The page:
'Conscience of the revolution' Fares spoke for ordinary Syrians
Last Friday in the northern Syria town of Kafranbel began like any other. It ended with the news that Raed Fares, a local opposition activist who had brought Kafranbel to international attention through wit, ingenuity and an unswerving belief in his cause, had been shot dead.
Raed Fares was the kind of Syrian Bashar al-Assad did not want the world to know as he sought to cast the uprising against his regime as a jihadist conspiracy.
Fares was not a jihadist. In fact, Hayat Tahrir al-Sham (HTS), a group formerly affiliated with al-Qa'ida, is suspected of murdering him.
What Fares represented was all those ordinary Syrians who took to the streets demanding change in the early years of what they called their revolution, only to later find themselves caught between a regime that would stop at nothing to stay in power and extremists who rushed to take advantage.
Fares had worked as a property agent before 2011, the year when a series of uprisings and revolutions toppled dictators in Tunisia, Egypt and Libya, and threatened to do the same elsewhere, including in Syria.
He had childhood memories of how the Assad regime had dealt with any challenges to it, witnessing security forces kill a neighbour and meeting people who had fled the infamous Hama massacre carried out by Assad's father in 1982.
When Kafranbel came under the control of the opposition Free Syrian Army in 2012, Fares found what he considered his true calling.
He organised demonstrations against the regime, ran a health centre, established a fund to help those struggling to survive, and oversaw a programme to train young people to become journalists.
In between, he set up Radio Fresh, the first station to broadcast from opposition-held territory, and came up with the idea of creating banners with messages in English and Arabic aimed at telling the world about their cause.
Made from gigantic white cotton sheets, the banners featured slogans in large black capital letters that were sometimes witty, sometimes caustic, and always eye-catching. At times, they included clever references to Western pop culture. Others were scathing about the failures of the international community - particularly the Obama administration - to do something about a war that has cost the lives of some 500,000 people.
"Syria has two conflicting parties: people who try to survive, and a regime that tries to crush them," was one early example of the banners that often went viral on social media and earned Kafranbel the nickname "the conscience of the revolution".
But as Fares's beloved revolution darkened with the emergence of extremist groups including Isil who saw opportunity in the bloody mayhem, the conflicting parties multiplied.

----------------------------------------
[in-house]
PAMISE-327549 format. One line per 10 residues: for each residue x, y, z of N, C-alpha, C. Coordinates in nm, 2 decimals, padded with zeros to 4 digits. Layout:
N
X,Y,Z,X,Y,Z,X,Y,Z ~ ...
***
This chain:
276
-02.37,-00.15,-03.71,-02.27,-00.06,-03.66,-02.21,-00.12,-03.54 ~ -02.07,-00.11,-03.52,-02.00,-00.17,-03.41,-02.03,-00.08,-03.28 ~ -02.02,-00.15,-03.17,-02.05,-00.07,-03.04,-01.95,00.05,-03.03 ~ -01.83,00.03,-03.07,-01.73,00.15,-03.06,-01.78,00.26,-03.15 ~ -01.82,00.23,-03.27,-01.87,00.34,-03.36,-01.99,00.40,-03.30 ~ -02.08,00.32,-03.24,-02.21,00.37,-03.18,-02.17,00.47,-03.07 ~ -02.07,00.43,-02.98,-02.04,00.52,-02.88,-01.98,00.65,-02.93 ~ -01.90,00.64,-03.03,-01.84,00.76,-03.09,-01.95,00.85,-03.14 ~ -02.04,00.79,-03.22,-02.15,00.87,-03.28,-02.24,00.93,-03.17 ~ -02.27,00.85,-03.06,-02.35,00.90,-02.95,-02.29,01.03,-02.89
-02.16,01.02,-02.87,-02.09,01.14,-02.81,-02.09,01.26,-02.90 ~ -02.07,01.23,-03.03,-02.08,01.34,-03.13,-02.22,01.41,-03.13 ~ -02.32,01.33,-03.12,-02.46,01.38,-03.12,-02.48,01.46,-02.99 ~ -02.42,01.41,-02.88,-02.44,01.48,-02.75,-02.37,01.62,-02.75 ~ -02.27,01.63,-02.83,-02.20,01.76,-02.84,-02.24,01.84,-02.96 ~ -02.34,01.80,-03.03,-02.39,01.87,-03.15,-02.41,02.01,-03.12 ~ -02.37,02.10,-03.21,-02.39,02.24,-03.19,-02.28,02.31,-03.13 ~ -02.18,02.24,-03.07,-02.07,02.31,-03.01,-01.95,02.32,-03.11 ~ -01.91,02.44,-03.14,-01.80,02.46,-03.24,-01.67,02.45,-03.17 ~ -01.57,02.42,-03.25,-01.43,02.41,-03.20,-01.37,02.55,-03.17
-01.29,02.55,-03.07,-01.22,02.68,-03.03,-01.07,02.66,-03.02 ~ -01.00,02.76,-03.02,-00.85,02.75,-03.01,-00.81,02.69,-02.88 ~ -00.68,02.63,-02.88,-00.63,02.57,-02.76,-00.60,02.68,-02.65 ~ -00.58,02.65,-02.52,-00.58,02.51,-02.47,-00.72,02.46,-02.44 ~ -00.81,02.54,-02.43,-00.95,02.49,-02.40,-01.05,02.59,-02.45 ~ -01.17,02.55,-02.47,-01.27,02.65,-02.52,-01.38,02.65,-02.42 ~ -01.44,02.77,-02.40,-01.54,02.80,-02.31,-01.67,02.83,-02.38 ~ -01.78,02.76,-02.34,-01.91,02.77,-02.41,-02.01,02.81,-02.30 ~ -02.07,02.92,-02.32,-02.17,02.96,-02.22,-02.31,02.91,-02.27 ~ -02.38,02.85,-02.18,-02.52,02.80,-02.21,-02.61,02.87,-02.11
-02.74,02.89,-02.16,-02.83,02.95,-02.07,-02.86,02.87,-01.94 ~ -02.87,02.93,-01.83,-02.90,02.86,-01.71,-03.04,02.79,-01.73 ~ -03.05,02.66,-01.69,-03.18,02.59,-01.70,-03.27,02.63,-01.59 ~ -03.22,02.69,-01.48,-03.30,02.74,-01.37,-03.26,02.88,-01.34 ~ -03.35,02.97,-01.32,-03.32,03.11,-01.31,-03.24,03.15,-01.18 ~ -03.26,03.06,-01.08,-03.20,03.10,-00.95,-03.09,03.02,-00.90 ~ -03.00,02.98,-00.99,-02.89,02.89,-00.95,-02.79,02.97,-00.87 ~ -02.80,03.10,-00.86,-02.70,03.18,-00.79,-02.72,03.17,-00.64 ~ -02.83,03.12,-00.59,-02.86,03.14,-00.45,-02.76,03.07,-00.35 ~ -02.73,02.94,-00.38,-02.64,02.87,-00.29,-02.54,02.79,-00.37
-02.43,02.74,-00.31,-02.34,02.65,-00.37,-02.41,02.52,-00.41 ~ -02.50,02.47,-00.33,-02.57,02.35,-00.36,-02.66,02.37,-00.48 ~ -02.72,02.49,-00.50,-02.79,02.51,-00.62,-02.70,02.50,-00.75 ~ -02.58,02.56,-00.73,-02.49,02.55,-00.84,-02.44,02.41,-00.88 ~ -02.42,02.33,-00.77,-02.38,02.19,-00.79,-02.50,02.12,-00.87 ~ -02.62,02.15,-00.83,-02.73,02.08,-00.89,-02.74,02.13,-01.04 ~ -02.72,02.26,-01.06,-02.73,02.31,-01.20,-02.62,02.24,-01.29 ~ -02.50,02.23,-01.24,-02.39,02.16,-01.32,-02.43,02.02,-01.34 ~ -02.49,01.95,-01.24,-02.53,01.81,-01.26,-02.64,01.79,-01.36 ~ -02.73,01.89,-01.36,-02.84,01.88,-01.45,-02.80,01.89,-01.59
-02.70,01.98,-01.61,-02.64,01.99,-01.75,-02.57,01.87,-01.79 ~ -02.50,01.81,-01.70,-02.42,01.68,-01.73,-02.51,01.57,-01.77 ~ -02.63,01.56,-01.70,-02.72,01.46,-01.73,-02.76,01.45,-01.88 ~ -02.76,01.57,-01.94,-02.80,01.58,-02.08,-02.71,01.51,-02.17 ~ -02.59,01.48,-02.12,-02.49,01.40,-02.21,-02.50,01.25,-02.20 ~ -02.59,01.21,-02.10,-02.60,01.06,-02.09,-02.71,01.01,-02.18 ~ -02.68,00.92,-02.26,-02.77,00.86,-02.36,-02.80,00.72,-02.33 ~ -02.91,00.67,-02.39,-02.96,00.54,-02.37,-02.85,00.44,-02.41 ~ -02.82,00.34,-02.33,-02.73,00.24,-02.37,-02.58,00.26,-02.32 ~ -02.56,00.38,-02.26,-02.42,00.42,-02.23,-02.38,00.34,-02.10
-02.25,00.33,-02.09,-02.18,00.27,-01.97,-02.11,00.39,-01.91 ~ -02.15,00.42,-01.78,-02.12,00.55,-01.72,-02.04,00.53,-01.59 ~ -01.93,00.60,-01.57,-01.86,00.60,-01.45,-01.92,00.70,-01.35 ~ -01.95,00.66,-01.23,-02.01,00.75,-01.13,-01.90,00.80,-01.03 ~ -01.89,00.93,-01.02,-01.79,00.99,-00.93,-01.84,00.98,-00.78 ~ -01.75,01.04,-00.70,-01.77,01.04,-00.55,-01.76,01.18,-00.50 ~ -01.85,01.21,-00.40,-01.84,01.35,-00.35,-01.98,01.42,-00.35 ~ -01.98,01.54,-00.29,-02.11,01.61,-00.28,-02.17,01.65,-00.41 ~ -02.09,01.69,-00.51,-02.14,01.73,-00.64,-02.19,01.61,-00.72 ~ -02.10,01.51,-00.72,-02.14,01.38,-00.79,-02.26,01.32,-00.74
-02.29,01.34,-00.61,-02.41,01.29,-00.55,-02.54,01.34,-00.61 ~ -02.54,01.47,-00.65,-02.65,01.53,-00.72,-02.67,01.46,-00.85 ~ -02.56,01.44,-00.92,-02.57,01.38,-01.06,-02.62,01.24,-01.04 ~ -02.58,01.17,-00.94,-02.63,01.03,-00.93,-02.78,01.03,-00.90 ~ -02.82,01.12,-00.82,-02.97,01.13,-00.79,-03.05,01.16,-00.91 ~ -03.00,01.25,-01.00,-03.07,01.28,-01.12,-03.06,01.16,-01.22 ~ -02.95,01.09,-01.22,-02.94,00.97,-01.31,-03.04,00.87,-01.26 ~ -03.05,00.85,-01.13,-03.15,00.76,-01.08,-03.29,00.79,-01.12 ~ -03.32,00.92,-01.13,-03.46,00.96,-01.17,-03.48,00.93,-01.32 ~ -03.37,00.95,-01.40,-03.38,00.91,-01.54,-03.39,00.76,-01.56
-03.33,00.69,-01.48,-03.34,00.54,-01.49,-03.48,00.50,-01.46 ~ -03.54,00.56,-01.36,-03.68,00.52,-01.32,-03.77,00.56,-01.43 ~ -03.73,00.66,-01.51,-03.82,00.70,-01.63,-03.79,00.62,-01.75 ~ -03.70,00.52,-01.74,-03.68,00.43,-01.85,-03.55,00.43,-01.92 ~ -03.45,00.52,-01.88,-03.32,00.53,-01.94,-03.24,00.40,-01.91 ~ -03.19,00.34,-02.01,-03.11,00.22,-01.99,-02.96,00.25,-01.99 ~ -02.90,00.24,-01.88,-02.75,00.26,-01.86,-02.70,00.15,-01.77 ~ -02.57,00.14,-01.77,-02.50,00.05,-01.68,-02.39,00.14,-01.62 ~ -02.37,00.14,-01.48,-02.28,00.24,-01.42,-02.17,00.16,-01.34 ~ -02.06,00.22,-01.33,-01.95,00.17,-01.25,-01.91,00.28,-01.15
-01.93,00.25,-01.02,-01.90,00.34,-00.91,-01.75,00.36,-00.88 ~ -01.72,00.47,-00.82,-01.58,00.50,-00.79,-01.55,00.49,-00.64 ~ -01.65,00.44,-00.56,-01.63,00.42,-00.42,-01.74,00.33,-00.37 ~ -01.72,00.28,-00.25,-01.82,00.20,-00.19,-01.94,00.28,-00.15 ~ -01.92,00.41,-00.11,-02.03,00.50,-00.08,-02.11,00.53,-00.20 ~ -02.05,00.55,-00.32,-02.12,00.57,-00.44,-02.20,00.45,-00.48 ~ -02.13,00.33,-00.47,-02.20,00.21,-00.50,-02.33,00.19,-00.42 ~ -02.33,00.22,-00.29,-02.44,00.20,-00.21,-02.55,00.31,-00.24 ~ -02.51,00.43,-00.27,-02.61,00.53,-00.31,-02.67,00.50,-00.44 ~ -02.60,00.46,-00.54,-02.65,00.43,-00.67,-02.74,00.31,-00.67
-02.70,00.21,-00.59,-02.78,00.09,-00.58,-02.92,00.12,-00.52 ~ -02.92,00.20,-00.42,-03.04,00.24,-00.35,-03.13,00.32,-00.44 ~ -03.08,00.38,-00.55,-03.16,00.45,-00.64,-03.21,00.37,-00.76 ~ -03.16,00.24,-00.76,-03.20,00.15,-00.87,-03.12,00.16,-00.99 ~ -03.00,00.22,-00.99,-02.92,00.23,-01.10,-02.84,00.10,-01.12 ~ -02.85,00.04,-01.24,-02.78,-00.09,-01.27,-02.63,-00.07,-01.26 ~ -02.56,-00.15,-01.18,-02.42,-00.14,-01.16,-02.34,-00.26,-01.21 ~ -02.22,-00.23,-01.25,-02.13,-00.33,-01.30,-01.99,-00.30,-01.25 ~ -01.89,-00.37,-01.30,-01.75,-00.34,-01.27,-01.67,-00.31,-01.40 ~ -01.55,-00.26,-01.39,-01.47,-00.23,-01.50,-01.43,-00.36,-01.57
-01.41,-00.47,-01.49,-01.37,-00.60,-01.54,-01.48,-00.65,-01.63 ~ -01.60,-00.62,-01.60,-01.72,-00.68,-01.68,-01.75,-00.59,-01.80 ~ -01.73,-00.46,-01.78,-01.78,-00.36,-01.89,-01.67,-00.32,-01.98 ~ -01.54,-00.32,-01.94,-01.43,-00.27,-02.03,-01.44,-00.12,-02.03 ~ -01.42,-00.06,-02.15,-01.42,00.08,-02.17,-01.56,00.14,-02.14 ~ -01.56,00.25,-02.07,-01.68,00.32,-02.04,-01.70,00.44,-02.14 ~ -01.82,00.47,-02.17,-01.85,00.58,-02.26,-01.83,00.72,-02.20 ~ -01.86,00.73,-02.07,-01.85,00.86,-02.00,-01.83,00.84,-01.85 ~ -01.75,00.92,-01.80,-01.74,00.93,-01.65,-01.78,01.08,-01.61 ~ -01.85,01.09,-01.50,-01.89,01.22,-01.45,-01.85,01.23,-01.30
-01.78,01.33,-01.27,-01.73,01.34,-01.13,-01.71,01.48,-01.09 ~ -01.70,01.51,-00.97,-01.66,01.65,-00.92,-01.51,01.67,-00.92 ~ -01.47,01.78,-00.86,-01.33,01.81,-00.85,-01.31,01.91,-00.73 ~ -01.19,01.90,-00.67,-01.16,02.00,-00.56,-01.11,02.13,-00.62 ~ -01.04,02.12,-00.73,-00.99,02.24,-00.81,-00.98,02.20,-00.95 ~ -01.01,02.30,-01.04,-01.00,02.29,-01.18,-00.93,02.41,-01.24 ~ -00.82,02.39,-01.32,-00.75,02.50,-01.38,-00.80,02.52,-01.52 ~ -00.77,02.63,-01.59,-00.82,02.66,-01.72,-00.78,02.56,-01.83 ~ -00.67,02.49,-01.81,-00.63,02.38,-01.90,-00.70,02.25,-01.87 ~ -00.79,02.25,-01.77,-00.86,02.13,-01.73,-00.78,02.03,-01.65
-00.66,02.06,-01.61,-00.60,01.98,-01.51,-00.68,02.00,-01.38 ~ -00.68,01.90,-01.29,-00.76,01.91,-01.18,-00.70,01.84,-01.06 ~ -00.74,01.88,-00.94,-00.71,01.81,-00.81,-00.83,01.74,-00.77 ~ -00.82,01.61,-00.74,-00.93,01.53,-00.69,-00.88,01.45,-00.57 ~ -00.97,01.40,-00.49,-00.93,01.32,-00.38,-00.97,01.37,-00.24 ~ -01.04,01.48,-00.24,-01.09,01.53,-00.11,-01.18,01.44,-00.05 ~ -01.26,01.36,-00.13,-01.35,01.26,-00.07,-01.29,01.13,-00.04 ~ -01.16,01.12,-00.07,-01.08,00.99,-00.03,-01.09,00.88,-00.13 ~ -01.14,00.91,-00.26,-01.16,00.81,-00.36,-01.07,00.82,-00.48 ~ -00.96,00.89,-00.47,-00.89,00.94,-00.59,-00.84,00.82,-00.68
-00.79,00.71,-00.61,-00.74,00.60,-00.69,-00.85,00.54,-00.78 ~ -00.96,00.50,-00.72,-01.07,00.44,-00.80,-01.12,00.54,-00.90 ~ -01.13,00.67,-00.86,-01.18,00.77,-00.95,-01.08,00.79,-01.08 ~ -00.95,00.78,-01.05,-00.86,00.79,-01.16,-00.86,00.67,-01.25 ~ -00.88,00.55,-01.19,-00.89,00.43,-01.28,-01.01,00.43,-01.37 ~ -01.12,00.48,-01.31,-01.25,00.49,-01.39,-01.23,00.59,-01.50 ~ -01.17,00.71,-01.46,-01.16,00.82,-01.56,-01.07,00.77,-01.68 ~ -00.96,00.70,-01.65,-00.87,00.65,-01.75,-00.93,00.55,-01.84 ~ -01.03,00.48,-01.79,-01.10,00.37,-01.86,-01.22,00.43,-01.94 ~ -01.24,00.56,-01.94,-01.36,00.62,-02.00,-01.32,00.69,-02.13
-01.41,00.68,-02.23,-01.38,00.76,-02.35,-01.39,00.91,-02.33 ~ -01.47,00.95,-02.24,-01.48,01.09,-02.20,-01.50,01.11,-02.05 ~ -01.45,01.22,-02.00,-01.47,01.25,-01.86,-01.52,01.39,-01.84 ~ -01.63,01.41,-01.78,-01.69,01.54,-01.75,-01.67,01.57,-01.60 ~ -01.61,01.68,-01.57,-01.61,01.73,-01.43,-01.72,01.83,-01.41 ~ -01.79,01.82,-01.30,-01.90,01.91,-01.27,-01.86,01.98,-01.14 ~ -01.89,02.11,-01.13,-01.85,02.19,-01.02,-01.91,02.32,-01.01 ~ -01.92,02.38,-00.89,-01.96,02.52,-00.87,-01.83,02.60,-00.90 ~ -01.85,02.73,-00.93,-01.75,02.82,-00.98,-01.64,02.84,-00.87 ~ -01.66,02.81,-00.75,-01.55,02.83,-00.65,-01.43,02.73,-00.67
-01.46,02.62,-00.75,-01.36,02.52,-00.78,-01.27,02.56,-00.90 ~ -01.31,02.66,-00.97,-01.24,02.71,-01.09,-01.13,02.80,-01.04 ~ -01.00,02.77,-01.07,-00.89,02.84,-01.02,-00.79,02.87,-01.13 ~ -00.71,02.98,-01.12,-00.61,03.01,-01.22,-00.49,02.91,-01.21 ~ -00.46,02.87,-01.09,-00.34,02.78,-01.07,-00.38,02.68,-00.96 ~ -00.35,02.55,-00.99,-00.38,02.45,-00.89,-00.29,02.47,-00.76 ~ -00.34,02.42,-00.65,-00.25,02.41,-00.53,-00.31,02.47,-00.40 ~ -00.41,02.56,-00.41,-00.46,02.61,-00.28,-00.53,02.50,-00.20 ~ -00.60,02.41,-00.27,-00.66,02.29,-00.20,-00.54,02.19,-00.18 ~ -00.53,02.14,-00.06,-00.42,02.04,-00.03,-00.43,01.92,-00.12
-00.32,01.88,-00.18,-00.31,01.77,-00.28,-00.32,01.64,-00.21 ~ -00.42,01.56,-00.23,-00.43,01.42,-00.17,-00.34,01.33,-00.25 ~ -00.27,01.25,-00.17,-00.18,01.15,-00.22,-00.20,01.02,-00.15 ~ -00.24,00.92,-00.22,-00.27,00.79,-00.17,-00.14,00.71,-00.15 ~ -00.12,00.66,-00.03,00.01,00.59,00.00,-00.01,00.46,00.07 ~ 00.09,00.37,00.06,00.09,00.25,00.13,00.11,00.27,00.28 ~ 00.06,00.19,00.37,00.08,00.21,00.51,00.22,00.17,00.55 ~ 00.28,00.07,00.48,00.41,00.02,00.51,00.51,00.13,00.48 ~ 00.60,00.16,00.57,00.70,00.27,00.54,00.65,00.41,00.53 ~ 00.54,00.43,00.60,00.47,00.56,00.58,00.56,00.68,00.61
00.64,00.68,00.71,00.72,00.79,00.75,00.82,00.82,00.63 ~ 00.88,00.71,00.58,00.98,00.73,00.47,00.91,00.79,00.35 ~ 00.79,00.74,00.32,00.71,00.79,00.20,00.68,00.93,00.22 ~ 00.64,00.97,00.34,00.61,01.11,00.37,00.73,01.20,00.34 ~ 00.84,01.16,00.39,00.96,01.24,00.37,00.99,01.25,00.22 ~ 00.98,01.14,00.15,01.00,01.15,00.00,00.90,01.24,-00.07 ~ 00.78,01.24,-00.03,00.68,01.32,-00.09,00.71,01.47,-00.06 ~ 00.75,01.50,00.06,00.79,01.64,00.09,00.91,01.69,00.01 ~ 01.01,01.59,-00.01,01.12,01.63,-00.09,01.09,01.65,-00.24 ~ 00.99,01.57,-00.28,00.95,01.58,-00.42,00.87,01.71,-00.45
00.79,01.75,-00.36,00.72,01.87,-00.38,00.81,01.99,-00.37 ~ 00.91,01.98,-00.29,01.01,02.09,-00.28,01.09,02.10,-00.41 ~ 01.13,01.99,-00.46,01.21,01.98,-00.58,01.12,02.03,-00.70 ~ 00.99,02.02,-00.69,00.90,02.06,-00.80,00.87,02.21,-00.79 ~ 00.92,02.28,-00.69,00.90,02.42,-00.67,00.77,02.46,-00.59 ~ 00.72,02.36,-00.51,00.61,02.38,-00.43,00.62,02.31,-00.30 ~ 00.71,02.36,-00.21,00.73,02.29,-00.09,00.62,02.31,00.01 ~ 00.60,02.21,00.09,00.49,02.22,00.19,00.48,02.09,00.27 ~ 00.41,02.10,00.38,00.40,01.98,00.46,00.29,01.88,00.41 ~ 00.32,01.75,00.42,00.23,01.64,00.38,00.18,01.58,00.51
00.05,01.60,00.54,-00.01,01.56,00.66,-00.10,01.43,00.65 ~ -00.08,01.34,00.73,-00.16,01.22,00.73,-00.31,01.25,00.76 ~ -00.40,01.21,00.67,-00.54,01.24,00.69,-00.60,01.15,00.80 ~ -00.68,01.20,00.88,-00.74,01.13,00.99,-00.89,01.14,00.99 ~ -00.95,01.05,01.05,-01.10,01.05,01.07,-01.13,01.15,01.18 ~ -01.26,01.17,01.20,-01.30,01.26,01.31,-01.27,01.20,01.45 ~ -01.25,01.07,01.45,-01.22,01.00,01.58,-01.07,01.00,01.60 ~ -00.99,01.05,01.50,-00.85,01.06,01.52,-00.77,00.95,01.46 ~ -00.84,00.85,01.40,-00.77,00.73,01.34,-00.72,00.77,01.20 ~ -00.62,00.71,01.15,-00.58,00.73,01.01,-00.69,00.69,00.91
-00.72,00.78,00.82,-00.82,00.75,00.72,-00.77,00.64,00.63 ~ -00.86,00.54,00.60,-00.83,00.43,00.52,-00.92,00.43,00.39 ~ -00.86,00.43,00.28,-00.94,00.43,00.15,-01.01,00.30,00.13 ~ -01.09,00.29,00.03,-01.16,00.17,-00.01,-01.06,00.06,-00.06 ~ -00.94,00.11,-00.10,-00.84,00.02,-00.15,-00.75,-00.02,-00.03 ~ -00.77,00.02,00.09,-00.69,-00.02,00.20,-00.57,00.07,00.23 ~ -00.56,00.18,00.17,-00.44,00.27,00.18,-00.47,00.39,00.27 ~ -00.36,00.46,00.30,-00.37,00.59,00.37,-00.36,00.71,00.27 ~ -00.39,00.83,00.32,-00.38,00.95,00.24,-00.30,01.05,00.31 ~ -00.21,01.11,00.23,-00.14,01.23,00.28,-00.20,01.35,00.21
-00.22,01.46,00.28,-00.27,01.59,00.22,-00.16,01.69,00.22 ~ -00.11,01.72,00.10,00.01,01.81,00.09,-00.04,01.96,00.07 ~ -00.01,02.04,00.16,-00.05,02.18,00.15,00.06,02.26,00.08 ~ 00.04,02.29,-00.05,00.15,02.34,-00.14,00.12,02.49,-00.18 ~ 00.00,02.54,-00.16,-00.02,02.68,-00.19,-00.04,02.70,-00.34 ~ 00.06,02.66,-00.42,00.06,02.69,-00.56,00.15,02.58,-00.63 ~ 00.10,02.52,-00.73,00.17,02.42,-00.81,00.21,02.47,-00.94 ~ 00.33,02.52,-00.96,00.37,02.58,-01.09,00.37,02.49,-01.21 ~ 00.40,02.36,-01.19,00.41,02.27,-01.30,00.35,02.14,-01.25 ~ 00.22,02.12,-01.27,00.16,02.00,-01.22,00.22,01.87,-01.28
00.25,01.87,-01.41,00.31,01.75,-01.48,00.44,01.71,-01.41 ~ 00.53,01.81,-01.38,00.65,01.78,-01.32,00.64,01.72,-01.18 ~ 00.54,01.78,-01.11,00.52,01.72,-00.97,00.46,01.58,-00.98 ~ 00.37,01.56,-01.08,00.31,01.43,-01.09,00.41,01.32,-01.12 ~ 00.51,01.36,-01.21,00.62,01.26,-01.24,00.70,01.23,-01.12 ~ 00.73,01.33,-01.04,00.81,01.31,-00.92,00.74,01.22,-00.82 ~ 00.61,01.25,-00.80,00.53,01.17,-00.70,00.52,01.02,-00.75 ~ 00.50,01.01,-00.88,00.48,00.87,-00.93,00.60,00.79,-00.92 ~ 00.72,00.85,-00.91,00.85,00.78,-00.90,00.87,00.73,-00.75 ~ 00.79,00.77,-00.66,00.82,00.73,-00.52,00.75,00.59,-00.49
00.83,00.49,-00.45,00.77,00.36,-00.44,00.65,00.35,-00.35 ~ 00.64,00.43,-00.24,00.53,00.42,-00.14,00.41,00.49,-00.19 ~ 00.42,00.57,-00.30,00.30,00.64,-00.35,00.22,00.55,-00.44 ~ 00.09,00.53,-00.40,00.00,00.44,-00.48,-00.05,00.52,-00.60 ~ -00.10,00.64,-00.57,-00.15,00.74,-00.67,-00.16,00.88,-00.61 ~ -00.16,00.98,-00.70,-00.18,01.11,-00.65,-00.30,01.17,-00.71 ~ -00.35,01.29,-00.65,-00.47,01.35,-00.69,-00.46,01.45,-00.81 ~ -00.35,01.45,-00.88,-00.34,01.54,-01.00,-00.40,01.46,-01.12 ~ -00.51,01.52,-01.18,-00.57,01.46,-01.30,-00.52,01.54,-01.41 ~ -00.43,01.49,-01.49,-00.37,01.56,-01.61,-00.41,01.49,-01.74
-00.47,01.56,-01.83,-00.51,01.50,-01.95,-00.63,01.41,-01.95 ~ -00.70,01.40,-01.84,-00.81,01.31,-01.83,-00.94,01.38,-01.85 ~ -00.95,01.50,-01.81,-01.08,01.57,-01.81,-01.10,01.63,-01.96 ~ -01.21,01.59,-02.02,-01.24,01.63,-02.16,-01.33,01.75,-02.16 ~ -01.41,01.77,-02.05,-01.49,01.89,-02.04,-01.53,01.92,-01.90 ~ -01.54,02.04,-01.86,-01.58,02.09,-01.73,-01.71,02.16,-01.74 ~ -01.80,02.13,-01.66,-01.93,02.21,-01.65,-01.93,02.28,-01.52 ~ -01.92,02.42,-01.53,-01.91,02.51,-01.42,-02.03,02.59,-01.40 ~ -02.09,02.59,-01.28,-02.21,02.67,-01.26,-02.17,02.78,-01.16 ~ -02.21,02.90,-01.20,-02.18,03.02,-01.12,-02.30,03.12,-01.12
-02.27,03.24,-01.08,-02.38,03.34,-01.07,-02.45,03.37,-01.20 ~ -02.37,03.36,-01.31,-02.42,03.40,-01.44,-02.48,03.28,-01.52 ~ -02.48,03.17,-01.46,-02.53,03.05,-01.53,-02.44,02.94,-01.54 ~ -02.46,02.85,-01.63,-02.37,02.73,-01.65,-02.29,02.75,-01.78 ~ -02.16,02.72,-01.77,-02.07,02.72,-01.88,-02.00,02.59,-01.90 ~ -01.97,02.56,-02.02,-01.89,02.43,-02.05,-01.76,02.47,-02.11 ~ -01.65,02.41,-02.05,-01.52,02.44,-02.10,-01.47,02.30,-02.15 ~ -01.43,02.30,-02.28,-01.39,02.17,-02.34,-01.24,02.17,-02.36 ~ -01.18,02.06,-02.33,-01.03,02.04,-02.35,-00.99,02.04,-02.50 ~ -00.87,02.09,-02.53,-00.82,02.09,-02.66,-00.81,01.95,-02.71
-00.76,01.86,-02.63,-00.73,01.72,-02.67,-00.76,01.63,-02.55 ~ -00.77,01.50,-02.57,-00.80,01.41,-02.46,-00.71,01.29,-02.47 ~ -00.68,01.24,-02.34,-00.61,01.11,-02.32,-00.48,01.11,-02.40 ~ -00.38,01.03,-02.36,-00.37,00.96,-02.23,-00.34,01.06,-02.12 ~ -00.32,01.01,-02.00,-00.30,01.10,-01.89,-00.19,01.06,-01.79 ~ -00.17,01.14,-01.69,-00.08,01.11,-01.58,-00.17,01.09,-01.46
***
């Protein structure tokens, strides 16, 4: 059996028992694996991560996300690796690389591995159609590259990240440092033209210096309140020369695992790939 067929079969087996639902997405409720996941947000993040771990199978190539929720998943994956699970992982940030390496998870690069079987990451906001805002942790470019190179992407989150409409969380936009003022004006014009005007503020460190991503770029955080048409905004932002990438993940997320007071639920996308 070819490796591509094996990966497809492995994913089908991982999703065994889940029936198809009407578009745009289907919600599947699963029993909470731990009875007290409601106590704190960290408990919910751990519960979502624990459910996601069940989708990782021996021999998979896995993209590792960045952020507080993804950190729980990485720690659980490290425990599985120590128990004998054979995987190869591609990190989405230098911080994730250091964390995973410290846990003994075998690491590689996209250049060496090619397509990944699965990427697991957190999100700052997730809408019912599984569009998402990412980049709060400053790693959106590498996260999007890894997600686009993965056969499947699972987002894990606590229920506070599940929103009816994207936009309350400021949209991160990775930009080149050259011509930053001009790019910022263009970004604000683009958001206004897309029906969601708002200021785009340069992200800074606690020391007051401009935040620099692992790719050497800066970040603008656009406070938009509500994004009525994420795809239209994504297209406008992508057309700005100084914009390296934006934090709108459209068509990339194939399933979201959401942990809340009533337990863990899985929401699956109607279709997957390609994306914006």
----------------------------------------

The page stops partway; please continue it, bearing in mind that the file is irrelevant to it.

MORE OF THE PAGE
"The truth is, Syrians are victims of two forms of terrorism," Fares told a gathering of human rights activists in Oslo last year. "From one side, Assad's terrorism, and, from the other, Isis (Isil) and other extremists' terrorism."
The mild-mannered activist became a target of both. The civil society organisation he founded was bombed by the regime and raided by jihadists. He narrowly escaped an assassination attempt four years ago. He was later seized by al-Qa'ida affiliates and tortured before being released.
Fares's response to the militants' efforts to crush the spirit of what had made Kafranbel known across the world was typically mischievous.
After extremists demanded Radio Fresh stop playing music because they considered it contrary to religious teachings, Fares broadcast the sounds of farm animals and ticking clocks. When they told him it was unacceptable to allow women speak on the radio, he used software that distorted the women's voices to sound like men. No matter what pressure Radio Fresh and Fares came under, they always found a way.
"The question is, was it worth starting a revolution and confronting Assad?" he asked in Oslo last year, going on to answer himself: "It was indeed important."
Fares remained a true believer, despite the years of bloody horror and the threats against him. "We have decided to guide our future and our destiny with our own hands," he said. "Revolutions are ideas and ideas cannot be killed by weapons."
Fares was driving around Kafranbel last Friday with his friend Hamoud Juneid, a reporter with Radio Fresh, when a van began trailing them. Gunmen in the van opened fire.
The news of their deaths quickly swept social media, shocking fellow activists. "A part of our revolution died with Raed," one said.
More than 2,000 people gathered for the funeral, including many who were inspired by Fares's belief that the civil society he tried to nurture would someday bear fruit.
"If civil society keeps developing in the right direction, the military situation will become far less important," he said once.
"If society is strong enough, then tyranny has no chance."